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WVSSAC changes process; what it means for Keyser, Frankfort

Staff Writer
Mineral Daily News-Tribune
Mineral Daily News-Tribune

By Chapin Jewell

Tribune Correspondent

Trying to keep track of not just the week-by-week, or sometimes day-by-day, or even sometimes minute-by- minute changes coming from the WVSSAC with respect to scholastic sports rules in 2020 is mind blogging.  

In fact, the WVSSAC’s COVID-driven rules can best be described by these lyrics from Tracy Lawrence’s 1996 song “Time Marches On:” “The only thing that stays the same is that everything changes, everything changes.”

They are not ill-intentioned changes. The WVSSAC no doubt has the best interests of the Mountain State’s student athletes at heart, and they desire to have them play and practice as much as possible.  

At the end of the day, however, the West Virginia Department of Education’s Saturday at 5 p.m. map ultimately dictates what happens, but even that isn’t totally clear.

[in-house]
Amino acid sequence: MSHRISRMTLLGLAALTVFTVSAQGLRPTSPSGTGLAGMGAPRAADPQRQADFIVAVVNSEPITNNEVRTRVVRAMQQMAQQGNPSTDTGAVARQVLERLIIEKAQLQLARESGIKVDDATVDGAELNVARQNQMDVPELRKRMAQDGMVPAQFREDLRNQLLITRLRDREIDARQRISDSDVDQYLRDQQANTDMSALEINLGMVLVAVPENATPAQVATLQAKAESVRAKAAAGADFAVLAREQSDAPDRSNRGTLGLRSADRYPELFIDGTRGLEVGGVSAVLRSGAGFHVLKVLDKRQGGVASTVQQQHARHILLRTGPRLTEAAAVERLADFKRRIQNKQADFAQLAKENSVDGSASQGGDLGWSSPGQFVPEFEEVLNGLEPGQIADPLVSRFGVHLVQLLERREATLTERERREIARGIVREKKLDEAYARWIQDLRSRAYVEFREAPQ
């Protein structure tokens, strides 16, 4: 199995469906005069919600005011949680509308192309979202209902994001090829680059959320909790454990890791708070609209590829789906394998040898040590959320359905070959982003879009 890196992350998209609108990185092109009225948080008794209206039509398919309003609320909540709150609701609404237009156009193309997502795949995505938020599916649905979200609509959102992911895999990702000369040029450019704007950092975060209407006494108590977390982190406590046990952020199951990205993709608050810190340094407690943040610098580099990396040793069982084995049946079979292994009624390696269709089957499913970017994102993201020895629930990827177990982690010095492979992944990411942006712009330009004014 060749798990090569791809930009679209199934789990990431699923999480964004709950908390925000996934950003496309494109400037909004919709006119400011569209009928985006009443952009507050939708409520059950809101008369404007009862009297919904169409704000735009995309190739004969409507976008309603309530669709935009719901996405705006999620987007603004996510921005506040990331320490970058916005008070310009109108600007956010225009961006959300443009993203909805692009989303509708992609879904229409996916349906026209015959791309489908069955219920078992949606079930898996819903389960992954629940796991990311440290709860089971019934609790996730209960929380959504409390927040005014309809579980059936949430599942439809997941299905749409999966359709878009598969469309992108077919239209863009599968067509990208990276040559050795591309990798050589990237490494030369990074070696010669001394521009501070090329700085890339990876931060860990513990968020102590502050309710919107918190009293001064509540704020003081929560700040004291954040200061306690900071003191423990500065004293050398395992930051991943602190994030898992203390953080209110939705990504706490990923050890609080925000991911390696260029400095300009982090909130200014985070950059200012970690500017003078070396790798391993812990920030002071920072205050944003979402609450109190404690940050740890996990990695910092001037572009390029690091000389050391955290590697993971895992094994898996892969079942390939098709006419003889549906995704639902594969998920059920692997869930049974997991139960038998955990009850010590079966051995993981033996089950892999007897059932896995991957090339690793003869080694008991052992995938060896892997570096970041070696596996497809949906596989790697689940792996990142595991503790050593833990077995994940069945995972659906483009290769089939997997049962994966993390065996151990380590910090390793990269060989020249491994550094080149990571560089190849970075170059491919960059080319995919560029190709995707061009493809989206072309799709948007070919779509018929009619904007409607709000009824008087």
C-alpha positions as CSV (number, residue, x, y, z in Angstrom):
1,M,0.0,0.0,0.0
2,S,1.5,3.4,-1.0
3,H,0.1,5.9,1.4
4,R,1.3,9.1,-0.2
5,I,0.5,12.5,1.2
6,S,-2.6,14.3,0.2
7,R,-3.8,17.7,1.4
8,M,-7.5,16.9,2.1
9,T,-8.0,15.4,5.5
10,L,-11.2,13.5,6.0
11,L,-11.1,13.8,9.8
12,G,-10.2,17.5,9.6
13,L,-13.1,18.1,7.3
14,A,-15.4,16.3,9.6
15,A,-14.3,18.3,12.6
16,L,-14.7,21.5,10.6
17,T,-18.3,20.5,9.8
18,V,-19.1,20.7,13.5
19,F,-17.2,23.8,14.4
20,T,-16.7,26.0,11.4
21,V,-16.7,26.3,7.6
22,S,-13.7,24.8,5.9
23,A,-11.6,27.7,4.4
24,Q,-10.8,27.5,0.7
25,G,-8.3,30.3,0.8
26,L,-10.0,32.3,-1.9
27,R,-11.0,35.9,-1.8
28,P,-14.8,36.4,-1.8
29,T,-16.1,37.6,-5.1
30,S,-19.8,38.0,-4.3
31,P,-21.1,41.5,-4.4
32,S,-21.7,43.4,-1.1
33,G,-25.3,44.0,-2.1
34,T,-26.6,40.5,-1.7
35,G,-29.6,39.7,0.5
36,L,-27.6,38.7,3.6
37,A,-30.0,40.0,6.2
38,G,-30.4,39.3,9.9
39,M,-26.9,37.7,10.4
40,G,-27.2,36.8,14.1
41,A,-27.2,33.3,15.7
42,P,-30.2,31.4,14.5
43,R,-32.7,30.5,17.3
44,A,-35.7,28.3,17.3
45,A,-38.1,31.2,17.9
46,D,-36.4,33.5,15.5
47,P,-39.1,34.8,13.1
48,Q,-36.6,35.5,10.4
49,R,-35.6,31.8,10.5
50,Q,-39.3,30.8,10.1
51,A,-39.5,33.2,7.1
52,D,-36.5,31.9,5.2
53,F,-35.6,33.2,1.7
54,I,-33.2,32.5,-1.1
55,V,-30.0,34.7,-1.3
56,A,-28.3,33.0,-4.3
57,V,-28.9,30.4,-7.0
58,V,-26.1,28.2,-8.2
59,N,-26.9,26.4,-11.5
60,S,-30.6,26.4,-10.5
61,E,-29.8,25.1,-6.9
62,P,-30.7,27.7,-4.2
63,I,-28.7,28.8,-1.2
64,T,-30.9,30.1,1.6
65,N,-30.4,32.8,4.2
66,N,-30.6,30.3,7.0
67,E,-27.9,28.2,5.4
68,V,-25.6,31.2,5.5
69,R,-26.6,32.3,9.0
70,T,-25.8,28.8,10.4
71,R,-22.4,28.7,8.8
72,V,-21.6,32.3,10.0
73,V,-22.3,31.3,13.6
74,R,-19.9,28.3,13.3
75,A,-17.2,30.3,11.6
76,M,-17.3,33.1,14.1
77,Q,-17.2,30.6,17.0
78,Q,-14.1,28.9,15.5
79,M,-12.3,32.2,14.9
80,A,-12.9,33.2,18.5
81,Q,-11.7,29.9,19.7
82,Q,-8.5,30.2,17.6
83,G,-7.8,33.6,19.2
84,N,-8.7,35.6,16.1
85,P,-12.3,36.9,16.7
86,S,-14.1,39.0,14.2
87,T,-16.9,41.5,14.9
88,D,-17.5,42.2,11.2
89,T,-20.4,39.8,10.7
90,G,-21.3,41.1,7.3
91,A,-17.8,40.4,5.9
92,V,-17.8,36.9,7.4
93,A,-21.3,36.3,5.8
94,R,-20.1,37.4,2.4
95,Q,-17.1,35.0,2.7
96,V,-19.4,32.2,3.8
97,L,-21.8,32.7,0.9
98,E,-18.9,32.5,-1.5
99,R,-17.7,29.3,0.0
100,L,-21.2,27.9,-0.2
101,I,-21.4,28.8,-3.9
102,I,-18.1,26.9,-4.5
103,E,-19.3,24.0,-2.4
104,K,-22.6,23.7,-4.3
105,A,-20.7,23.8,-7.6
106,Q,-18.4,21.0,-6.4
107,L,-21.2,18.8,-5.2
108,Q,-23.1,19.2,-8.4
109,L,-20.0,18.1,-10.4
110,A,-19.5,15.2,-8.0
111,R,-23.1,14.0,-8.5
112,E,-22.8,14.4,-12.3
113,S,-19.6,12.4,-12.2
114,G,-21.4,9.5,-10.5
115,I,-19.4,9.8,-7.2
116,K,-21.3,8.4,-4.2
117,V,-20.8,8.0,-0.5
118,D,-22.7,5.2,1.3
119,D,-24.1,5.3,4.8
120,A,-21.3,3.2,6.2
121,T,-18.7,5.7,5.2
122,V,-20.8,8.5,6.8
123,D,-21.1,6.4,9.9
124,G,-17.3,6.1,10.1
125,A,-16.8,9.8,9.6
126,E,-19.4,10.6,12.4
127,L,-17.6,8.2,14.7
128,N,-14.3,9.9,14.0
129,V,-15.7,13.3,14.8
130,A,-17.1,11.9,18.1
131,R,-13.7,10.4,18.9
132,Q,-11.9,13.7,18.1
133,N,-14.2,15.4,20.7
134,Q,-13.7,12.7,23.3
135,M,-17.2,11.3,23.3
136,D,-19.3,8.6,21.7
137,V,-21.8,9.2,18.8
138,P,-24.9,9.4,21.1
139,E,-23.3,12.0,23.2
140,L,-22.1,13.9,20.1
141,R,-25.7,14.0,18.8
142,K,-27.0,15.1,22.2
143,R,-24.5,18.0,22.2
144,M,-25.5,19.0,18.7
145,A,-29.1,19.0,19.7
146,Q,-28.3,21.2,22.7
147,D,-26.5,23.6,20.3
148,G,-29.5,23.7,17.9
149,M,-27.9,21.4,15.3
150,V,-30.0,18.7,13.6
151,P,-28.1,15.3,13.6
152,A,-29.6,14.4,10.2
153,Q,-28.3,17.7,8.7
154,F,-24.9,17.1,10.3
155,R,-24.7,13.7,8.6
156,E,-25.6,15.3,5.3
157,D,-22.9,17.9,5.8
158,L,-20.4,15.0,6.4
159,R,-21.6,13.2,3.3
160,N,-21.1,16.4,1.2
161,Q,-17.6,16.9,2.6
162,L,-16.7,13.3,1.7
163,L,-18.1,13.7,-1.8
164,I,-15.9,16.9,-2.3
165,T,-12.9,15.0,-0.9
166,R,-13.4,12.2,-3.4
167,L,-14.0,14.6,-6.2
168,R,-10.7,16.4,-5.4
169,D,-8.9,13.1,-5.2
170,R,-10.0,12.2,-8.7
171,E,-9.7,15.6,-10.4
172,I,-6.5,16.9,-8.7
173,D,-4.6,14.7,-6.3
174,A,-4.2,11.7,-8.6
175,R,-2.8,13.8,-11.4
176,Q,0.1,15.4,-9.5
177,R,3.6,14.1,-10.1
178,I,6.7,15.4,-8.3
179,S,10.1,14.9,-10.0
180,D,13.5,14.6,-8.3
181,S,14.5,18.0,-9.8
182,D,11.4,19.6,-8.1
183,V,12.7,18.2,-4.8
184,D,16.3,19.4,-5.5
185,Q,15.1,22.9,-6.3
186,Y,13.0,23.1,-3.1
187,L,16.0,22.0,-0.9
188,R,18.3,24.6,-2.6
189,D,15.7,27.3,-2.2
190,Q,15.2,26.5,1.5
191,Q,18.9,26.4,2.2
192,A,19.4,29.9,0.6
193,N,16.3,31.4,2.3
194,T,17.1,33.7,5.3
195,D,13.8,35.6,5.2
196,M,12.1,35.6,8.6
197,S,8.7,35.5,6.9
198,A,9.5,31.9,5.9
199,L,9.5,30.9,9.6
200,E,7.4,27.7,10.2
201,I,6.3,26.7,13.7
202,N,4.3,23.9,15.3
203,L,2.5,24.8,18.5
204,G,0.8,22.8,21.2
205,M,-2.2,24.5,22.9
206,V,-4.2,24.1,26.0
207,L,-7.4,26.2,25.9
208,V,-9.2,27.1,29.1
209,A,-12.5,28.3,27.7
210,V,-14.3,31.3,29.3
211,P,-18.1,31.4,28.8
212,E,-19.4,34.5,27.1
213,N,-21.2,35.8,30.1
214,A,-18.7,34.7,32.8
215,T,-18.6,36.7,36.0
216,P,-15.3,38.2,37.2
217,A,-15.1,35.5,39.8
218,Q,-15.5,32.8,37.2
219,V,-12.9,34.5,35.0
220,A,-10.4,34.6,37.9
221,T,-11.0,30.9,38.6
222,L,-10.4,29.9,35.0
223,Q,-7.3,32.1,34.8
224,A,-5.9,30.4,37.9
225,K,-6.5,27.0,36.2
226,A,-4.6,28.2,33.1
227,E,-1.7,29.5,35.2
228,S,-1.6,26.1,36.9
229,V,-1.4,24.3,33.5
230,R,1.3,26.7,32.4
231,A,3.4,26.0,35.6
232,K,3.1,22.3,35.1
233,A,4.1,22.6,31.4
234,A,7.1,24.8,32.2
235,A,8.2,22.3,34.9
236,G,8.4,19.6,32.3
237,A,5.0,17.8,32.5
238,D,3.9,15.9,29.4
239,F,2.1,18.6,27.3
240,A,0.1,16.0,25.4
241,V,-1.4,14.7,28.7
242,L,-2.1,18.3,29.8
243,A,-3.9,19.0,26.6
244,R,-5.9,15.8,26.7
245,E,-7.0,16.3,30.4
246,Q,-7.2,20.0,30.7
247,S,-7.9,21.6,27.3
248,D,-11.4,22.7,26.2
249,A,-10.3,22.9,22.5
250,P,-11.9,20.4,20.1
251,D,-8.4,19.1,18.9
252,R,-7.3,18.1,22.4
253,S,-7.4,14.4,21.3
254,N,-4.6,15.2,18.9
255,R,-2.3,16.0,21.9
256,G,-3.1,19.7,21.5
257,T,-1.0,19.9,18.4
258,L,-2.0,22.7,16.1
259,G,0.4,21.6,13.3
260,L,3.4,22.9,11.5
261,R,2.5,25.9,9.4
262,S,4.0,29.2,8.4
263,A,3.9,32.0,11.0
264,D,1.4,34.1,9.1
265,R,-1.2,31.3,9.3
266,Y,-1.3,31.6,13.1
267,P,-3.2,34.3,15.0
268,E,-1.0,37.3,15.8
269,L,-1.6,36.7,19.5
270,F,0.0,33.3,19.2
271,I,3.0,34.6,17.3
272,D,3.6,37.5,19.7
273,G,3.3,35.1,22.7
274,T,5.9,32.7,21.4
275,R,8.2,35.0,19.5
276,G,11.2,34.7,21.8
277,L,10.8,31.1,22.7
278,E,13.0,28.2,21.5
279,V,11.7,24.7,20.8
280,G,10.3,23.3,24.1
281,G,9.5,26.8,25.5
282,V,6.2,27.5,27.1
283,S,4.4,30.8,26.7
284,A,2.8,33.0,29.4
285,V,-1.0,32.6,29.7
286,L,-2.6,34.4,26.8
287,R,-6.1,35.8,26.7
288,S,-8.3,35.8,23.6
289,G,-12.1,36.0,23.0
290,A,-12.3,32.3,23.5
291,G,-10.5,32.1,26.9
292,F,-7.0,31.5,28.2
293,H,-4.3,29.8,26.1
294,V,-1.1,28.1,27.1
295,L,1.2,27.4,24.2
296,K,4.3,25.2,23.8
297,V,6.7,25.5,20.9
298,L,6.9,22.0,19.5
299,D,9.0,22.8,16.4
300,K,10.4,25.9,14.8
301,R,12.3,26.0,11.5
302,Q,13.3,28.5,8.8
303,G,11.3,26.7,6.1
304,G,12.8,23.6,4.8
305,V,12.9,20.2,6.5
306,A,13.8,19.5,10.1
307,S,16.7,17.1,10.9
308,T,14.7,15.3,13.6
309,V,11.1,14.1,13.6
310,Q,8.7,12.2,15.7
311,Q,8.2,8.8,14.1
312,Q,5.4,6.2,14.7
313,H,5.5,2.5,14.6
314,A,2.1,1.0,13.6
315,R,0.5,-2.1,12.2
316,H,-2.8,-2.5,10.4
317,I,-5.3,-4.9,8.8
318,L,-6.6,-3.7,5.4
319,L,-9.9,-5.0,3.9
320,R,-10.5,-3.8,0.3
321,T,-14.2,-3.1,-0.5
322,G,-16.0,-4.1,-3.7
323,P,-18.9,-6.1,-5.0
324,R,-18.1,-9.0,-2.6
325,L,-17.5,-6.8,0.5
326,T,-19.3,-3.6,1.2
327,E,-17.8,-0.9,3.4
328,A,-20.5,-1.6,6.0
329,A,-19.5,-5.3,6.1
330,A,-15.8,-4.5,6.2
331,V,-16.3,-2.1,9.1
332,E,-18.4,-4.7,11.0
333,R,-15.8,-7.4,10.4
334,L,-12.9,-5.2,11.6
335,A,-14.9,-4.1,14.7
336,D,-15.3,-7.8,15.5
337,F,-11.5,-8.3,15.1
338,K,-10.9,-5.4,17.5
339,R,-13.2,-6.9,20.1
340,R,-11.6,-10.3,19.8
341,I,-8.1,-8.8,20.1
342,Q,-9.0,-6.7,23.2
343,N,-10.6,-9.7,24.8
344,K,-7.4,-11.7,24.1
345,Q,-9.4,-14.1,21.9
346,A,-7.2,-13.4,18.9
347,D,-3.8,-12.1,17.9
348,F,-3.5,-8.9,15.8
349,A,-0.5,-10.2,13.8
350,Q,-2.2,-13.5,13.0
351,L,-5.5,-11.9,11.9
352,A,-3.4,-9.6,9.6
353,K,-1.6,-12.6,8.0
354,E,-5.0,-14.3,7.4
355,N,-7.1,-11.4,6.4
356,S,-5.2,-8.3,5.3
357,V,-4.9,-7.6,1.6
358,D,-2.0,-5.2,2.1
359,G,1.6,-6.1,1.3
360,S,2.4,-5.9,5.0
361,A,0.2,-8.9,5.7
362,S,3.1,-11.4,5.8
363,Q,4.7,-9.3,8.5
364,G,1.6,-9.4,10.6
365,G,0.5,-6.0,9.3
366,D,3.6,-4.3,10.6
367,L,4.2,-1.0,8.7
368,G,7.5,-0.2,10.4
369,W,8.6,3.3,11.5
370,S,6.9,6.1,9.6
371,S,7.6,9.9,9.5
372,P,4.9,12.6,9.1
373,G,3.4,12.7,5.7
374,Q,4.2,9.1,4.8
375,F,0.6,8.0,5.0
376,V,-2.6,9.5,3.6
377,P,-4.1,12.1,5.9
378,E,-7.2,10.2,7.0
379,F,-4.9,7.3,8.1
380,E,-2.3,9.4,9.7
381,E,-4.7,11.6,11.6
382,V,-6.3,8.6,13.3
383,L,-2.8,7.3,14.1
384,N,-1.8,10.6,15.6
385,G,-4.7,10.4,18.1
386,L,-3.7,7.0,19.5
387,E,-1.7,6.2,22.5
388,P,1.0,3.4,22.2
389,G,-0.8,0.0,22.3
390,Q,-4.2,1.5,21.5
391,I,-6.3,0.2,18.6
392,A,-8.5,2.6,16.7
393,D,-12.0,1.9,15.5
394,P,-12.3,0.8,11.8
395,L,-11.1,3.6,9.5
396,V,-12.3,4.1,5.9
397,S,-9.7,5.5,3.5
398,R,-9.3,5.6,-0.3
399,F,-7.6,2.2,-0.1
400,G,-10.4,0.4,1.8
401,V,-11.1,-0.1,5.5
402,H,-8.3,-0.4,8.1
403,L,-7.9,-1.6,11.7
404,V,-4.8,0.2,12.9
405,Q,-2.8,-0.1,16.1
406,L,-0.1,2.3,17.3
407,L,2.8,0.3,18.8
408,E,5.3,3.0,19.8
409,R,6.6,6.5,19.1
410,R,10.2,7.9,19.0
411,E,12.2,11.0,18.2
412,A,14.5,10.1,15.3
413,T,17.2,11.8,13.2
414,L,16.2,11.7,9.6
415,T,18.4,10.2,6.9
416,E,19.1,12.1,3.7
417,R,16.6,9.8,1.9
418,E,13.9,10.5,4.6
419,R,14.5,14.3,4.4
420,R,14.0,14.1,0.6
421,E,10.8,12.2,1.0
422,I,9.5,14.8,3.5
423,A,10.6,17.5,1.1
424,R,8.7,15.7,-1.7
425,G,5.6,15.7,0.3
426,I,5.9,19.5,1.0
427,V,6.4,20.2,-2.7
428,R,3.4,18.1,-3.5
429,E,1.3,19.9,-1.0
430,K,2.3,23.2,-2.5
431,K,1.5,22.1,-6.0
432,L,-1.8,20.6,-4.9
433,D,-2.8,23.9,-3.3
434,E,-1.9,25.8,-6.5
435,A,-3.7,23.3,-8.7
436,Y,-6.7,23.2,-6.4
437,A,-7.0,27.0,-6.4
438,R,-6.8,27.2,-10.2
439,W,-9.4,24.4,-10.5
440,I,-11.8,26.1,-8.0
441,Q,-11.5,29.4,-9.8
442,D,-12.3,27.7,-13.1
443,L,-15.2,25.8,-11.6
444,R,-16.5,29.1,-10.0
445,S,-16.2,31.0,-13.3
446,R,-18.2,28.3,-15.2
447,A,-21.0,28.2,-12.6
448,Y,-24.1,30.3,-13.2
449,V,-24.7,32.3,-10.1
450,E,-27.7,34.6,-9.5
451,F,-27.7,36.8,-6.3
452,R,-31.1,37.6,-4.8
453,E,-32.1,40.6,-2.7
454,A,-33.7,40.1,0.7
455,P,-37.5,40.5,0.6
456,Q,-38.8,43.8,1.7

As recently as Friday evening, as many schools were completing their final regular season football games of the season, of course we weren’t here in Mineral County due to being in the Red. But in any case, the expectation as to how the WVSSAC was going to handle the state football playoffs was clear.

The WVSSAC was to release the playoff seedings shortly after the Saturday at 5 p.m. education map was posted.  At that time, teams listed in the Orange or Red on that map would be excluded from playoff play, ending their seasons. Replacement teams would then be added beginning with the 17th-rated team and that process would continue until 16-team fields were produced in each classification.

It’s important to note that according to that original plan, Frankfort would have been initially seeded third, and Keyser would have initially been seeded seventh. Both teams would have been eliminated, however, as Mineral County ended up in the Red and the Falcons and Golden Tornado would have seen their seasons end.

But as Tracy Lawrence sang, “Everything changes, everything changes.”  And this one changed at nearly the last possible minute. As many of the Mountain State’s football fans were driving home or had just returned home from a game, news out of the Parkersburg headquarters of the WVSSAC broke.